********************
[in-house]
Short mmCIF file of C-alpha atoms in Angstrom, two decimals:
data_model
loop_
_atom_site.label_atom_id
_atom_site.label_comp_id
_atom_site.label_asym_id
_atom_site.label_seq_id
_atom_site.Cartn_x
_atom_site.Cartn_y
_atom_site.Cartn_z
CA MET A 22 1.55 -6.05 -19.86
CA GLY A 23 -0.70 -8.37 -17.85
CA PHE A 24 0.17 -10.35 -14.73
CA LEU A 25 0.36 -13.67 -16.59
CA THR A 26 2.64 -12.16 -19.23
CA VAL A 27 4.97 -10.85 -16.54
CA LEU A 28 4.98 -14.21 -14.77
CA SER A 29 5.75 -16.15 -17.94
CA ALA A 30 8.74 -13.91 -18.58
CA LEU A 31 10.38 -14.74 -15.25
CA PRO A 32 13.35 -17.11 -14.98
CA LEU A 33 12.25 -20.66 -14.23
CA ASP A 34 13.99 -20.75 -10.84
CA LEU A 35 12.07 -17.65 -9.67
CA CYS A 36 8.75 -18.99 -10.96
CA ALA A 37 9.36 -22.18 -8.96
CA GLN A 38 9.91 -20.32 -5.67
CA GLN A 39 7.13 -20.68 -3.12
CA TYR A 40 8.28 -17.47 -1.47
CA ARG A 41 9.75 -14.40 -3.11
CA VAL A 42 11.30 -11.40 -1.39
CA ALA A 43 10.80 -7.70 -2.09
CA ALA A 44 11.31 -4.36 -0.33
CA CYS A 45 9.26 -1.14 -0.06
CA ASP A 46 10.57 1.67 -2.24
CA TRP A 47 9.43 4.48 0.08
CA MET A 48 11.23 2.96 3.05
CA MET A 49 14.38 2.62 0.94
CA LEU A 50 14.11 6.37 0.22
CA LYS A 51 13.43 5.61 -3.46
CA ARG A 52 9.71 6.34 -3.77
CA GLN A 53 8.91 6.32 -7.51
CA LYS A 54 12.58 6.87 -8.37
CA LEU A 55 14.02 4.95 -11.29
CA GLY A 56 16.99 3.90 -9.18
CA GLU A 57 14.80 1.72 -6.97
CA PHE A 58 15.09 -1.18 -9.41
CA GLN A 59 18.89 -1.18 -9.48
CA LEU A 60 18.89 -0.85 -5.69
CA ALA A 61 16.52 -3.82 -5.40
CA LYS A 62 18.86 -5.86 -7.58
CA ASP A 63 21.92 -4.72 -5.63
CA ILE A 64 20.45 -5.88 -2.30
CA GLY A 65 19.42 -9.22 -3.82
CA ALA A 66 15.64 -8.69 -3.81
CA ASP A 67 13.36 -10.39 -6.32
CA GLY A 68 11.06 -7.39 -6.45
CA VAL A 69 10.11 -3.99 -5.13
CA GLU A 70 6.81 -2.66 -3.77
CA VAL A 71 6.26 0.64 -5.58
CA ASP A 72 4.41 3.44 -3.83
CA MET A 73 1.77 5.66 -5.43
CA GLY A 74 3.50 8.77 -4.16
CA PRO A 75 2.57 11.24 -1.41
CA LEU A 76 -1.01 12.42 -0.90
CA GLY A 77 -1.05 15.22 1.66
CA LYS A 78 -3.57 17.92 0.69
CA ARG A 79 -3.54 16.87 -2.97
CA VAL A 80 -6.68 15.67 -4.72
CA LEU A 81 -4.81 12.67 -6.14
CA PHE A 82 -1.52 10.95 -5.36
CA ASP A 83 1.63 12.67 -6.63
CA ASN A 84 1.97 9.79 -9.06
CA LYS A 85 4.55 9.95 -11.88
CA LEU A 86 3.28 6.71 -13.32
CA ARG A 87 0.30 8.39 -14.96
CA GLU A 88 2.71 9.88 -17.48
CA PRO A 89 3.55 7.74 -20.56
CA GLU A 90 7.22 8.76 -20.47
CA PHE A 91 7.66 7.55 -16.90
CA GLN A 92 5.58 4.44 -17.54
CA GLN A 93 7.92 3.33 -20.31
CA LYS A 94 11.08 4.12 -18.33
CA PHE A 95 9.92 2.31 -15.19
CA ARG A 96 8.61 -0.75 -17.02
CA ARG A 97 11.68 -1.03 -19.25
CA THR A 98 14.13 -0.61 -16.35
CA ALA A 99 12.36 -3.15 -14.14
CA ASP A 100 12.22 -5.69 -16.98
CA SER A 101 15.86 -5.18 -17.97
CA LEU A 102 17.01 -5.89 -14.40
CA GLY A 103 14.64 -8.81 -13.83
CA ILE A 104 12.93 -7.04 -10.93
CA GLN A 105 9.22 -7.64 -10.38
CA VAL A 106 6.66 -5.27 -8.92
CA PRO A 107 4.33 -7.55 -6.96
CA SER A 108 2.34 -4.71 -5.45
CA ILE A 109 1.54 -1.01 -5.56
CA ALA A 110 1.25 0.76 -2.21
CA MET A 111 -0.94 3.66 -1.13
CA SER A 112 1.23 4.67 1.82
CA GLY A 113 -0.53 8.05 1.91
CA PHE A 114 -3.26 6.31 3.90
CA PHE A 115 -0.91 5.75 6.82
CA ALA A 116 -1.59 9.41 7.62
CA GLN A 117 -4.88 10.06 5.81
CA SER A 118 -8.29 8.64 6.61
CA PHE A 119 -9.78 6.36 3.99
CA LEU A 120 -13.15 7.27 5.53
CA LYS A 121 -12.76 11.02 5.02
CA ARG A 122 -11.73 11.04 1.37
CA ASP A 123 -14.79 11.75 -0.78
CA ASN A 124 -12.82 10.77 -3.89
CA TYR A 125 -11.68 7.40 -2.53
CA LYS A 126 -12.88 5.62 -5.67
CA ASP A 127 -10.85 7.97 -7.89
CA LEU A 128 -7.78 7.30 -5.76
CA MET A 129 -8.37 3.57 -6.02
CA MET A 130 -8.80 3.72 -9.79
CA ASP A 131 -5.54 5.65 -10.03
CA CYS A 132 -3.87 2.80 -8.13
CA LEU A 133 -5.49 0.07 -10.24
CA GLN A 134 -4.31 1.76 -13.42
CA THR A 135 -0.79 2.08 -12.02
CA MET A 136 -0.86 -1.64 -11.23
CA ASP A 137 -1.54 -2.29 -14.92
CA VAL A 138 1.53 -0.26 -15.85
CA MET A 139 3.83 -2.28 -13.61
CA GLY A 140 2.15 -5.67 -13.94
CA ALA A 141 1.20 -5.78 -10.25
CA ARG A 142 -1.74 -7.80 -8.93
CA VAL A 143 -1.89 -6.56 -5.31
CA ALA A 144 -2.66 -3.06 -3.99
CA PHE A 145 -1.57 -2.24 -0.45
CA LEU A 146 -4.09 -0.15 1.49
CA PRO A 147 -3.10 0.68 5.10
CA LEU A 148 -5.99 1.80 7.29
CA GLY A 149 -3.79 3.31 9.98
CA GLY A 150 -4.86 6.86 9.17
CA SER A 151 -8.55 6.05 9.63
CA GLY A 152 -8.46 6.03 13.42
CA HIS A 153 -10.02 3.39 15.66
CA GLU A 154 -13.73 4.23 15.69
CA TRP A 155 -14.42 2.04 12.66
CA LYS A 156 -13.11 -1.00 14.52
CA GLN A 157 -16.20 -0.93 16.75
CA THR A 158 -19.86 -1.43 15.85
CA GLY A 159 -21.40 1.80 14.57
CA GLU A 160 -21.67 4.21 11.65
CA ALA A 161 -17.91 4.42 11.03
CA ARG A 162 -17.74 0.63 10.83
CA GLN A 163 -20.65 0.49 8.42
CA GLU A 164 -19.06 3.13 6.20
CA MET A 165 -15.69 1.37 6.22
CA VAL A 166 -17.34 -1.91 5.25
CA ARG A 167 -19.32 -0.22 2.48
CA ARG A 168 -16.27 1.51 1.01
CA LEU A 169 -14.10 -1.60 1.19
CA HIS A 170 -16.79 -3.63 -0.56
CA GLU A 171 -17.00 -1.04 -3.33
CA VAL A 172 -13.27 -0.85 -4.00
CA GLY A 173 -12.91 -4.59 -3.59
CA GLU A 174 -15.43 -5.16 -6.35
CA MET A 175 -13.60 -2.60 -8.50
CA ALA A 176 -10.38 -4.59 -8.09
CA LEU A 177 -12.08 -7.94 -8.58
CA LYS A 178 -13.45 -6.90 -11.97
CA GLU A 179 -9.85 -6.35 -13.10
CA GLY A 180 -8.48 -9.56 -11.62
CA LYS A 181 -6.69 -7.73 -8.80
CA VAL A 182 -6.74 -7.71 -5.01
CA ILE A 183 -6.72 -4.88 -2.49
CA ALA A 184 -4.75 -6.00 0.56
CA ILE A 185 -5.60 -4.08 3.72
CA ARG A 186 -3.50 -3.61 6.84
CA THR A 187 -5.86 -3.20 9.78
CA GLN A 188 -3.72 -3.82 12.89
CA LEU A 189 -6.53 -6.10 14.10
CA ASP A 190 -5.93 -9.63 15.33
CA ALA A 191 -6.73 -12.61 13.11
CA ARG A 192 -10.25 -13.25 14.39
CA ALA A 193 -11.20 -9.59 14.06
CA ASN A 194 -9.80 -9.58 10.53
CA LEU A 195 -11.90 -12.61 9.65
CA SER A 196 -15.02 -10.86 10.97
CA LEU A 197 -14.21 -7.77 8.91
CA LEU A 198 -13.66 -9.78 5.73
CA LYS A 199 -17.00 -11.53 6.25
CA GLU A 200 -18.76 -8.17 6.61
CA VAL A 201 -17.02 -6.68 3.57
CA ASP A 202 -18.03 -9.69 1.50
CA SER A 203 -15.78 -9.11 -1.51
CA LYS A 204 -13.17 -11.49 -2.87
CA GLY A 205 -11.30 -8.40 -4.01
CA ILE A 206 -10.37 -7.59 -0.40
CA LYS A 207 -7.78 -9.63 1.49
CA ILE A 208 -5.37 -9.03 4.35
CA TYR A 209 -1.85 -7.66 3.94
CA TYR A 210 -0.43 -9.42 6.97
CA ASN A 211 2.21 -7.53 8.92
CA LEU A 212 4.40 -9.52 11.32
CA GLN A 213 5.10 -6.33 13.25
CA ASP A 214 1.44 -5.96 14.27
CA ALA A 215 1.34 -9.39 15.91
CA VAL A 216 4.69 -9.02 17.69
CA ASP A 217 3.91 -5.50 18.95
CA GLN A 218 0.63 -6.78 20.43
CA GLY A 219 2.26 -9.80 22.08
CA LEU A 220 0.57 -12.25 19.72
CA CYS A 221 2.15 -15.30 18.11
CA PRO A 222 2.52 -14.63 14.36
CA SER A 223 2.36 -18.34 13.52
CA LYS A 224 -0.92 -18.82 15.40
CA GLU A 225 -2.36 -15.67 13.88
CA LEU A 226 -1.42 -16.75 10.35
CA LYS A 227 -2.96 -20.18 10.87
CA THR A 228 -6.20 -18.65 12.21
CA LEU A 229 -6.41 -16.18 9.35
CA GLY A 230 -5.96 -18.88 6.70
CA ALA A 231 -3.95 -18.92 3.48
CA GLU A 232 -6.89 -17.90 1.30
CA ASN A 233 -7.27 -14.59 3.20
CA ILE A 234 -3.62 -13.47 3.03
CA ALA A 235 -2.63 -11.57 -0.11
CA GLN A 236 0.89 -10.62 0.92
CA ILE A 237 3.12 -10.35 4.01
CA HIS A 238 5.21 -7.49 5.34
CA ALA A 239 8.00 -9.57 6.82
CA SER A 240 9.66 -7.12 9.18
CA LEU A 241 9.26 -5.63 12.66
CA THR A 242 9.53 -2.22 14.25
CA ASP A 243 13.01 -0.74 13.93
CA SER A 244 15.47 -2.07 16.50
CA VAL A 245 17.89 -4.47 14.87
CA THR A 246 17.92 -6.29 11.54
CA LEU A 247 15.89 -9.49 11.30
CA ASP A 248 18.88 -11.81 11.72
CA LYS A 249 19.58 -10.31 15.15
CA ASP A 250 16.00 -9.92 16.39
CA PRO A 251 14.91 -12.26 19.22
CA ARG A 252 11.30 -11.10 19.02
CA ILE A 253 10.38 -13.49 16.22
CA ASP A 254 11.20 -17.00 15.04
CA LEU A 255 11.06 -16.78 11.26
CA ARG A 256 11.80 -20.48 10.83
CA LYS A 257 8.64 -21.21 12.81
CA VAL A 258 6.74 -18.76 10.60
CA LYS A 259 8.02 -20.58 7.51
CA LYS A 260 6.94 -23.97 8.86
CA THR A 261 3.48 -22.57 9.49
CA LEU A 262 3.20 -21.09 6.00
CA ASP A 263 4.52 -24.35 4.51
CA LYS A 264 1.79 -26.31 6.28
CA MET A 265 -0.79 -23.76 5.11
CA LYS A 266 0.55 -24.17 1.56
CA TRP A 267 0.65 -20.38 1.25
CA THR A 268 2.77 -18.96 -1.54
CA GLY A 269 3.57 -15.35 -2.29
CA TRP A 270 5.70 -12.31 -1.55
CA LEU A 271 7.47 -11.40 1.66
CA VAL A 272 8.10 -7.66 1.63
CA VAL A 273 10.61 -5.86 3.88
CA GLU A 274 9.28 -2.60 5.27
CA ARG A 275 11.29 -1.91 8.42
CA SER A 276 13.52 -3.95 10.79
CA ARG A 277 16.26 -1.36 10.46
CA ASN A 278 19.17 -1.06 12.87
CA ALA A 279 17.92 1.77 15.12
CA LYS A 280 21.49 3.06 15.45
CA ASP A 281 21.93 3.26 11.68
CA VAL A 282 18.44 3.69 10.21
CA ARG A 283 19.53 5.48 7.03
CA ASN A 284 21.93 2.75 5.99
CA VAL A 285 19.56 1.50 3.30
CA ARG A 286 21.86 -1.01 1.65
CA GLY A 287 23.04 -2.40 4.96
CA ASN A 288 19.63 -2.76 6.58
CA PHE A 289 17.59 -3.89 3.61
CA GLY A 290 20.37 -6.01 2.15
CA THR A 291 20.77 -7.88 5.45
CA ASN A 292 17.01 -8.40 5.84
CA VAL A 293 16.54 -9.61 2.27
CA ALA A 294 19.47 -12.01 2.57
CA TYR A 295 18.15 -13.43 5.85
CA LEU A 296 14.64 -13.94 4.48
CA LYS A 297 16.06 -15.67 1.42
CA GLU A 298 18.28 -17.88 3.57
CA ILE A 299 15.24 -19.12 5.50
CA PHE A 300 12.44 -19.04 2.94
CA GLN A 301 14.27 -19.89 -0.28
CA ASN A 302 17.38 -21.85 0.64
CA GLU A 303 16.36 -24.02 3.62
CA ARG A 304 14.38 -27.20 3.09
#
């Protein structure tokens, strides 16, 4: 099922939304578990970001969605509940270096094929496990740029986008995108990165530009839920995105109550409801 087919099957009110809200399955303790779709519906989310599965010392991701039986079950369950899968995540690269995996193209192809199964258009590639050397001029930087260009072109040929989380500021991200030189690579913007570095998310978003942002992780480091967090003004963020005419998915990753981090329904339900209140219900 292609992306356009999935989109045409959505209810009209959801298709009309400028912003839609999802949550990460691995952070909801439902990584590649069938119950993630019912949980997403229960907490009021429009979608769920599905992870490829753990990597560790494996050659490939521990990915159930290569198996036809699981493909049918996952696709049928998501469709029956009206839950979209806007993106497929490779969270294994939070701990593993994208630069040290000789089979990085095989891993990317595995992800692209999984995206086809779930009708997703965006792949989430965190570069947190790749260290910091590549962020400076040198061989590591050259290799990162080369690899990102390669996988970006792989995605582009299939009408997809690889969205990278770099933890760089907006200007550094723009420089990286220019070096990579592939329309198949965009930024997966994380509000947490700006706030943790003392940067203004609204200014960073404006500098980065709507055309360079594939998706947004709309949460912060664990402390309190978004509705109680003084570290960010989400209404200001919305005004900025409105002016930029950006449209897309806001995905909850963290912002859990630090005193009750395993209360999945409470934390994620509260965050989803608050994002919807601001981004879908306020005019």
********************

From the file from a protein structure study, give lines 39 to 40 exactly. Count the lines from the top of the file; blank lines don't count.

CA MET A 49 14.38 2.62 0.94
CA LEU A 50 14.11 6.37 0.22